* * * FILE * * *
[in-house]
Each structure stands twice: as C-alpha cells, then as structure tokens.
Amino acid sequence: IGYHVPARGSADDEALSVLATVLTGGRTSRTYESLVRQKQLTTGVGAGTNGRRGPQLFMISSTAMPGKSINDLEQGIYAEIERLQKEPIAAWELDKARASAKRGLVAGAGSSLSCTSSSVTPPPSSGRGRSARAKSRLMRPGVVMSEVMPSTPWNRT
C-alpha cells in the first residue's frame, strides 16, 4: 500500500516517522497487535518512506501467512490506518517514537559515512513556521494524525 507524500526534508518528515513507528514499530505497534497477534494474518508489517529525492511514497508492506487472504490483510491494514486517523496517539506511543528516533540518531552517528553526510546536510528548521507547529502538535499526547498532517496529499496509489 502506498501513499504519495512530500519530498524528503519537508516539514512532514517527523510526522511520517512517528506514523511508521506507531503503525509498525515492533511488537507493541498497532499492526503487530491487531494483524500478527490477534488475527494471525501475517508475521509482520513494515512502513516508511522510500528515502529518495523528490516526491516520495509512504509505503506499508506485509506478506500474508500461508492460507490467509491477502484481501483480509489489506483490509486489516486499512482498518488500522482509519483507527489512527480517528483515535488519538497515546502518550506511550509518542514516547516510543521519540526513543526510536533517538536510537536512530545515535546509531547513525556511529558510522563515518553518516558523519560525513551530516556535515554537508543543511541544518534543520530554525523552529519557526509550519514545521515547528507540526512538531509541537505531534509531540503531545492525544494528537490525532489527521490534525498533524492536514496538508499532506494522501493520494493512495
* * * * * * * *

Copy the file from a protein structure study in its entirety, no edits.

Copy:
[in-house]
Each structure stands twice: as C-alpha cells, then as structure tokens.
Amino acid sequence: IGYHVPARGSADDEALSVLATVLTGGRTSRTYESLVRQKQLTTGVGAGTNGRRGPQLFMISSTAMPGKSINDLEQGIYAEIERLQKEPIAAWELDKARASAKRGLVAGAGSSLSCTSSSVTPPPSSGRGRSARAKSRLMRPGVVMSEVMPSTPWNRT
C-alpha cells in the first residue's frame, strides 16, 4: 500500500516517522497487535518512506501467512490506518517514537559515512513556521494524525 507524500526534508518528515513507528514499530505497534497477534494474518508489517529525492511514497508492506487472504490483510491494514486517523496517539506511543528516533540518531552517528553526510546536510528548521507547529502538535499526547498532517496529499496509489 502506498501513499504519495512530500519530498524528503519537508516539514512532514517527523510526522511520517512517528506514523511508521506507531503503525509498525515492533511488537507493541498497532499492526503487530491487531494483524500478527490477534488475527494471525501475517508475521509482520513494515512502513516508511522510500528515502529518495523528490516526491516520495509512504509505503506499508506485509506478506500474508500461508492460507490467509491477502484481501483480509489489506483490509486489516486499512482498518488500522482509519483507527489512527480517528483515535488519538497515546502518550506511550509518542514516547516510543521519540526513543526510536533517538536510537536512530545515535546509531547513525556511529558510522563515518553518516558523519560525513551530516556535515554537508543543511541544518534543520530554525523552529519557526509550519514545521515547528507540526512538531509541537505531534509531540503531545492525544494528537490525532489527521490534525498533524492536514496538508499532506494522501493520494493512495